Also, make sure to check your toy poodle dog’s ears, as dog breeds with drop ears have a more likely chance of getting ear infections.
Like all other breeds of dogs, the toy poodle requires the right training and socialization for them to be happy and become well-adjusted.
Because toy poodles and other poodles are a brilliant breed of dog, they can be trained easily to perform a wide variety of tricks and commands.
These dogs will also be quick to learn bad habits if you are not consistent in your training. Make sure that your toy poodle accepts you like the big dog and is not spoiled into assuming it has that position in your household.
The toy poodle has a moderate to high standard and needs daily exercise regarding energy levels. Ensure to establish a routine that entails fun activities and walks.
Activities like games are great for keeping your toy poodle physically and mentally stimulated.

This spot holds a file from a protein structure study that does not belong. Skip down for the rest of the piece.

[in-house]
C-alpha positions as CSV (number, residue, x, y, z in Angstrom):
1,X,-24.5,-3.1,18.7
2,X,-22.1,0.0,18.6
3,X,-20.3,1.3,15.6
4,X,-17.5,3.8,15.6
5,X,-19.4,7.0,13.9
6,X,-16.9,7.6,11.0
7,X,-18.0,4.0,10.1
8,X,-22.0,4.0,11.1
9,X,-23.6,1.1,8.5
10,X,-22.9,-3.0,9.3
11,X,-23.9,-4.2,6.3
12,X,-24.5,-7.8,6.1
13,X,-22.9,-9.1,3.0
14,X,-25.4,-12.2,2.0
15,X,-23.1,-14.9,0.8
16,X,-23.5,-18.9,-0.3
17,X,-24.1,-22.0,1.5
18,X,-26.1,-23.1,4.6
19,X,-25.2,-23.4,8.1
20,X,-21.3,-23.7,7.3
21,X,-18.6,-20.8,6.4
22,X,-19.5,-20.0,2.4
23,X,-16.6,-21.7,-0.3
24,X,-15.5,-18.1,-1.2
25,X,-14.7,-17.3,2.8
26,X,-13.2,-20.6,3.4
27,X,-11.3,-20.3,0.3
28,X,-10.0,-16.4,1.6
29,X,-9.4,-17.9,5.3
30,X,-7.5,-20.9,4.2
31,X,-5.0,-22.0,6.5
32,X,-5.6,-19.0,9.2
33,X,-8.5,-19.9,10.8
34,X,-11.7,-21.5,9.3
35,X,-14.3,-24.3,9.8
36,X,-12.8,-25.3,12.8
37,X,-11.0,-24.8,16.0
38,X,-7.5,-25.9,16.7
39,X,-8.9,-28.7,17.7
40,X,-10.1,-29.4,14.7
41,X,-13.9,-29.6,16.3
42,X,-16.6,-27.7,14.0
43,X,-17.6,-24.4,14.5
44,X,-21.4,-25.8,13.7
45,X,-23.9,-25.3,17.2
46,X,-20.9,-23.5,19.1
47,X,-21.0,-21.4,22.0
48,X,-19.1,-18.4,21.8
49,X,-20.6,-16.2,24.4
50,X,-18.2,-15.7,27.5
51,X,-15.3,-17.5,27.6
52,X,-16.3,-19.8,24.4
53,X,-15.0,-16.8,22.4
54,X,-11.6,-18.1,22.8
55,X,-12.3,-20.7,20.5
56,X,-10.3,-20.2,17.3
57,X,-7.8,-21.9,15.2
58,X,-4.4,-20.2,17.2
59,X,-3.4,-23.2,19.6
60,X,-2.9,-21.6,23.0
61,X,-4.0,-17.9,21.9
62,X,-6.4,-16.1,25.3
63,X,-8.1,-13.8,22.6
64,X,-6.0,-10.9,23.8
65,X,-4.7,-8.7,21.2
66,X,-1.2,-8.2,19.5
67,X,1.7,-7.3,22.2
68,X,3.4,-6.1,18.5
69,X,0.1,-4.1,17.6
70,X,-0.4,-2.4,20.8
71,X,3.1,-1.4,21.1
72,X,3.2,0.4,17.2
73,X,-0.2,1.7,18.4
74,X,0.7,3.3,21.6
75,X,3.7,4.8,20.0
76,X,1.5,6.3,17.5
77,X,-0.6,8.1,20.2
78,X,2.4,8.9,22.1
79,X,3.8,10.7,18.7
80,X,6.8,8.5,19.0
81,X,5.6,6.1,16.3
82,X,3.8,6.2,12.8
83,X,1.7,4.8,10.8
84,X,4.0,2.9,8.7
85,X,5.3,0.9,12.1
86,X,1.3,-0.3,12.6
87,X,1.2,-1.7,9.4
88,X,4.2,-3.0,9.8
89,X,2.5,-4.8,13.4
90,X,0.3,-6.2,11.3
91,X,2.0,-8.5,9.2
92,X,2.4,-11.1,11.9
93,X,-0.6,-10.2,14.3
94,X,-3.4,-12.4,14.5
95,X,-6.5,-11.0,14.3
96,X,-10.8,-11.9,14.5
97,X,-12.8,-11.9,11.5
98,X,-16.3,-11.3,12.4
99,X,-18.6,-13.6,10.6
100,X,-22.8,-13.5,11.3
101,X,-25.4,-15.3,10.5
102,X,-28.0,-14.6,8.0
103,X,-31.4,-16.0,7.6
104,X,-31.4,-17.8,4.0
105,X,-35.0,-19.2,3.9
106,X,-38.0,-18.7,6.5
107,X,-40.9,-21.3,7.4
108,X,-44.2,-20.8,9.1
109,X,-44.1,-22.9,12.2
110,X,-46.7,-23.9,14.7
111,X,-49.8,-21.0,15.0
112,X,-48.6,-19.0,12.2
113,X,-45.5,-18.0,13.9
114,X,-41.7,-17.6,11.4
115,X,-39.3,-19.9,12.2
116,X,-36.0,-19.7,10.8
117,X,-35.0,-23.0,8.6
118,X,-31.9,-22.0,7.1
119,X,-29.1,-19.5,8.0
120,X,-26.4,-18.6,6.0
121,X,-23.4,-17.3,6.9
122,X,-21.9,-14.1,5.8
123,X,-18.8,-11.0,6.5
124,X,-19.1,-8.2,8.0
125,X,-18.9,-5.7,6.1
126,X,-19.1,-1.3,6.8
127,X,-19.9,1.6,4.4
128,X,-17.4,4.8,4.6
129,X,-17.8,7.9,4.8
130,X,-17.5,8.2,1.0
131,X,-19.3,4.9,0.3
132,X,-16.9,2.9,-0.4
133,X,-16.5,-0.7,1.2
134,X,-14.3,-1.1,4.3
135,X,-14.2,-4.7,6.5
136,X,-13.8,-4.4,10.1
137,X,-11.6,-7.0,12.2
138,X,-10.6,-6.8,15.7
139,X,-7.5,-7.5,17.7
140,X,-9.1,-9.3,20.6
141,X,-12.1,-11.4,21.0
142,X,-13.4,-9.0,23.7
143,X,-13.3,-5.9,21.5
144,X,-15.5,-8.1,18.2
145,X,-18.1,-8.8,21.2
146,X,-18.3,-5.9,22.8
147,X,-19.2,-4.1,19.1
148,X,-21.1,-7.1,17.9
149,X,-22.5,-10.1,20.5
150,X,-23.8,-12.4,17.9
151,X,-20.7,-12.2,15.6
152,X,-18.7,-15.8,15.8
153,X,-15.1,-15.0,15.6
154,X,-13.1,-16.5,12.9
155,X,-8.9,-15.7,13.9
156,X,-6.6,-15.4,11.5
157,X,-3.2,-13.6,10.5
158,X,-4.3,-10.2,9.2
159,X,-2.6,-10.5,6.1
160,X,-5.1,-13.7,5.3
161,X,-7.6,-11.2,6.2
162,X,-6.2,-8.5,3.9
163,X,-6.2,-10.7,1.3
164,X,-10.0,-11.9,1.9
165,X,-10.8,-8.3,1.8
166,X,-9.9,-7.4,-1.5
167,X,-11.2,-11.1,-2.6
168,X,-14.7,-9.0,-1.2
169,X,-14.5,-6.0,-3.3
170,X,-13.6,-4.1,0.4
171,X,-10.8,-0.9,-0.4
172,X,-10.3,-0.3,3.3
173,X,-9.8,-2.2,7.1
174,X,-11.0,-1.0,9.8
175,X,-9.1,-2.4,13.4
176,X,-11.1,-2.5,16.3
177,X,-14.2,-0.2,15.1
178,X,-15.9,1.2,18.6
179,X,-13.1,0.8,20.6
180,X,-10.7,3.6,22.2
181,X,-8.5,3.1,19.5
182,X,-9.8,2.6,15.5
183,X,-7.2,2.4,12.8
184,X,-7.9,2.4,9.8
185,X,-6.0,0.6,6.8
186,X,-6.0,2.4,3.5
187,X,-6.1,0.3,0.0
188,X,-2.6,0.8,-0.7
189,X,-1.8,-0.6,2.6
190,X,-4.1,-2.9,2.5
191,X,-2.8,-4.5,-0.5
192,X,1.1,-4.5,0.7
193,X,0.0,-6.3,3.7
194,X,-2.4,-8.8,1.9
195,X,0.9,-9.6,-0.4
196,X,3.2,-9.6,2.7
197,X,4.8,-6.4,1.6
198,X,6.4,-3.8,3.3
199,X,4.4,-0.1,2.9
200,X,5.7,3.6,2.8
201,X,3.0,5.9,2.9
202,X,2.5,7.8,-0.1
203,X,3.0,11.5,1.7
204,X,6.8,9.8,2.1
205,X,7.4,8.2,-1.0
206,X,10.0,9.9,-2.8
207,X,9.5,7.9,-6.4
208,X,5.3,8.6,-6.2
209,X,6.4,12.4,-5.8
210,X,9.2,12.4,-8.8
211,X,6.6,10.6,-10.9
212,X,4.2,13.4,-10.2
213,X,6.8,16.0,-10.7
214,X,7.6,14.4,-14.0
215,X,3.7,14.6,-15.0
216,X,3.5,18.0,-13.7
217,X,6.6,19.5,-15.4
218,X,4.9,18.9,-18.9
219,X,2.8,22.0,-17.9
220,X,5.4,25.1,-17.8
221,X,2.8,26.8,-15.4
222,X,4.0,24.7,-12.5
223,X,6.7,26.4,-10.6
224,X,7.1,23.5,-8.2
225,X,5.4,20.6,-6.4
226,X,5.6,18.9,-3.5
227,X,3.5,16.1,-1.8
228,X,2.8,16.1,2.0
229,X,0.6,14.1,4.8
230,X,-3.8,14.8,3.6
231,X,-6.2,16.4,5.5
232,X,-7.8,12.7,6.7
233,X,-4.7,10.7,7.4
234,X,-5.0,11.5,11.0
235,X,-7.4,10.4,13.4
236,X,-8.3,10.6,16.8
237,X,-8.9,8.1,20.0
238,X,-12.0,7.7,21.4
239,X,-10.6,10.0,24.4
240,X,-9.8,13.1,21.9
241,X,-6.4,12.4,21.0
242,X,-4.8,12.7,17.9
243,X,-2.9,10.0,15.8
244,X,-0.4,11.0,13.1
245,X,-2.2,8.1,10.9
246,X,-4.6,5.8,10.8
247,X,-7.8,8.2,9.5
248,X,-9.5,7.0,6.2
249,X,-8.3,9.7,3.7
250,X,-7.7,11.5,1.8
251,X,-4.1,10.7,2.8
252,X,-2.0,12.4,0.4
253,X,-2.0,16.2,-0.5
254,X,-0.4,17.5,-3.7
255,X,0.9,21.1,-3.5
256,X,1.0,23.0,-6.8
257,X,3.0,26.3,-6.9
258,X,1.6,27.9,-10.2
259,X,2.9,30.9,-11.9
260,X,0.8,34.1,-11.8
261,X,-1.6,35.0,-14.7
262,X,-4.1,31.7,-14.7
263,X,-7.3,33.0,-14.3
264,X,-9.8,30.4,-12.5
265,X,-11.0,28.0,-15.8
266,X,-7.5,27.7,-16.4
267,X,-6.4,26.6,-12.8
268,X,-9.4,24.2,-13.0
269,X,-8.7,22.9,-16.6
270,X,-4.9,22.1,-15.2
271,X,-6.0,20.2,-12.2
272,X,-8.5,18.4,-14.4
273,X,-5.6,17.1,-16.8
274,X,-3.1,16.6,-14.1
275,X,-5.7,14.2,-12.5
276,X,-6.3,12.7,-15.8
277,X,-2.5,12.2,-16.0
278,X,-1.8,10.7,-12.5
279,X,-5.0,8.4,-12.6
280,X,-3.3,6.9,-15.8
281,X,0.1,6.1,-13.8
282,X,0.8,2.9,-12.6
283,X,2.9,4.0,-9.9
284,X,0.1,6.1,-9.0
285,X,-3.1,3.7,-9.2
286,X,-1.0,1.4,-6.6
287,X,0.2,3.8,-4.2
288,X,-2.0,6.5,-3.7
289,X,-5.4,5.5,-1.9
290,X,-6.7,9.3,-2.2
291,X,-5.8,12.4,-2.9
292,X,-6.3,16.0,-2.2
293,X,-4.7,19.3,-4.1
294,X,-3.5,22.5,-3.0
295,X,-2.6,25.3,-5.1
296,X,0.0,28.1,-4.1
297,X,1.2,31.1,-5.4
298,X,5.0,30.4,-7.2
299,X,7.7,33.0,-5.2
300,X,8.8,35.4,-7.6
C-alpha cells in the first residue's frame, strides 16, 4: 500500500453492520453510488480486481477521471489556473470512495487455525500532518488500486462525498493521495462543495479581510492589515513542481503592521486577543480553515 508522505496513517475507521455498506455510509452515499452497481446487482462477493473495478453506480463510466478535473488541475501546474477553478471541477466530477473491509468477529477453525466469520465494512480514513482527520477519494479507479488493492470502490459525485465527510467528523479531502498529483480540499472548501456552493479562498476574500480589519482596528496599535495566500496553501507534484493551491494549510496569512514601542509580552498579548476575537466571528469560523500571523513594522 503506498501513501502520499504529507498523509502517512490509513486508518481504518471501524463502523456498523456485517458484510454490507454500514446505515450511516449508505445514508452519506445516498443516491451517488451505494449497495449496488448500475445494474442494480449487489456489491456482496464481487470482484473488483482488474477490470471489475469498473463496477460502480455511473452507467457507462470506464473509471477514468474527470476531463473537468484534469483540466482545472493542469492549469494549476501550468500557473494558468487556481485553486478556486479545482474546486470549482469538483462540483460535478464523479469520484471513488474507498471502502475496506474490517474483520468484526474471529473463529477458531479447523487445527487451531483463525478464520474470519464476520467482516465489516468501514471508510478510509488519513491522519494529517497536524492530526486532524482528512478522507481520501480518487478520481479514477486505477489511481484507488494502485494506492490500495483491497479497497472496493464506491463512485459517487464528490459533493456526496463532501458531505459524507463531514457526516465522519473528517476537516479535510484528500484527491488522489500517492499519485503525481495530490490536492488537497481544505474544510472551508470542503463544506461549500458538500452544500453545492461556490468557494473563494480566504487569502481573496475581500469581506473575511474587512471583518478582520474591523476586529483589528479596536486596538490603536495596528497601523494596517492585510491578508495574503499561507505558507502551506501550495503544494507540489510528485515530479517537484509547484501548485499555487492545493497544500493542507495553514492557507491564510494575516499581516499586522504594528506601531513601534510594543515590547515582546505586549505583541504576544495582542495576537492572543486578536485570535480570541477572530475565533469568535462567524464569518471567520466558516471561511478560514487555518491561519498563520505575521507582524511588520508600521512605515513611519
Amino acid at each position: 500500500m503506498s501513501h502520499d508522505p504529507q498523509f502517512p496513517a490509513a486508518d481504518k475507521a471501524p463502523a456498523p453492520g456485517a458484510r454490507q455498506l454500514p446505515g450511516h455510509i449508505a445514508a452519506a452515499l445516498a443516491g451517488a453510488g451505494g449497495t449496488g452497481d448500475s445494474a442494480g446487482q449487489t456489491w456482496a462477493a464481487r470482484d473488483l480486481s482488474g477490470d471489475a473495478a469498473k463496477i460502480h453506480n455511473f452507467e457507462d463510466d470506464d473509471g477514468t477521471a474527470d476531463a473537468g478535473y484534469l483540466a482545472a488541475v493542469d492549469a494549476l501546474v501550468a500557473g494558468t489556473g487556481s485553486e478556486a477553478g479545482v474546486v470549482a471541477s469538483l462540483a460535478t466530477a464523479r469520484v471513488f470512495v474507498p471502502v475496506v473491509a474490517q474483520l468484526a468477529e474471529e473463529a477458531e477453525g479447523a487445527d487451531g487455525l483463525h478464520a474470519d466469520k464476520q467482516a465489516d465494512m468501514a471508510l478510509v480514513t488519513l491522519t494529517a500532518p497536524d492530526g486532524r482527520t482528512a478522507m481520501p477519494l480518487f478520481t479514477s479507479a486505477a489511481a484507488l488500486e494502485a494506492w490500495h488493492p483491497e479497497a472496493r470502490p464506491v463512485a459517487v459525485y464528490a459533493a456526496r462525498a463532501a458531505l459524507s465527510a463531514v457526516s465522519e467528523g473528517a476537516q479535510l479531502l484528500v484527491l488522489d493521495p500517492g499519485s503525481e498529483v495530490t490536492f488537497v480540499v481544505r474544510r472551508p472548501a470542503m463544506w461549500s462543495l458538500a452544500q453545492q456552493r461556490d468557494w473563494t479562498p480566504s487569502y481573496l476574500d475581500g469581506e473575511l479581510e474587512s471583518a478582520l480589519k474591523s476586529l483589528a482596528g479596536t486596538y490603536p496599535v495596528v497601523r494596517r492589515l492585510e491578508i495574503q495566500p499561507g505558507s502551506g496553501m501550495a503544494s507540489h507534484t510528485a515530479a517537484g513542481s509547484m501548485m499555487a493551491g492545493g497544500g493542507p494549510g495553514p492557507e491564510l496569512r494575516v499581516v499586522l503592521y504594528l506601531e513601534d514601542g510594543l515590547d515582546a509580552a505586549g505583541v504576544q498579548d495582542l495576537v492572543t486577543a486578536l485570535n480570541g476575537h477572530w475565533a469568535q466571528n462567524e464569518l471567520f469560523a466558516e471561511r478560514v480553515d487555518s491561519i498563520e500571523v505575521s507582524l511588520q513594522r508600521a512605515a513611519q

A bored toy poodle may exhibit destructive habits. Ensure that you train your toy poodle to walk on a leash and freely socialize your pet so that it’s welcome at any dog park.
When properly raised, toy poodles can do great in families with kids. Note that toys and miniature poodles are fabulous for adults but might get injured by a baby or young child who doesn’t treat a dog gently.
They may also hurt your child as they get defensive if roughly handled. Older kids who love and respect a dog can find a toy poodle as a fantastic play companion.
Toy poodles can be fabulous in multi-pet families, mostly if they are raised with other pets.
Common Health Problems of Toy Poodles
Routine vet checks up and will help your toy poodle maintain a healthy lifestyle for years. Toy poodles are sometimes noticed to have a longer lifespan than the average dog.
Responsible dog breeders strive to retain the highest breed standard according to those established by kennel clubs like the AKC.
All dogs bred by these standards have less likelihood of inheriting medical problems.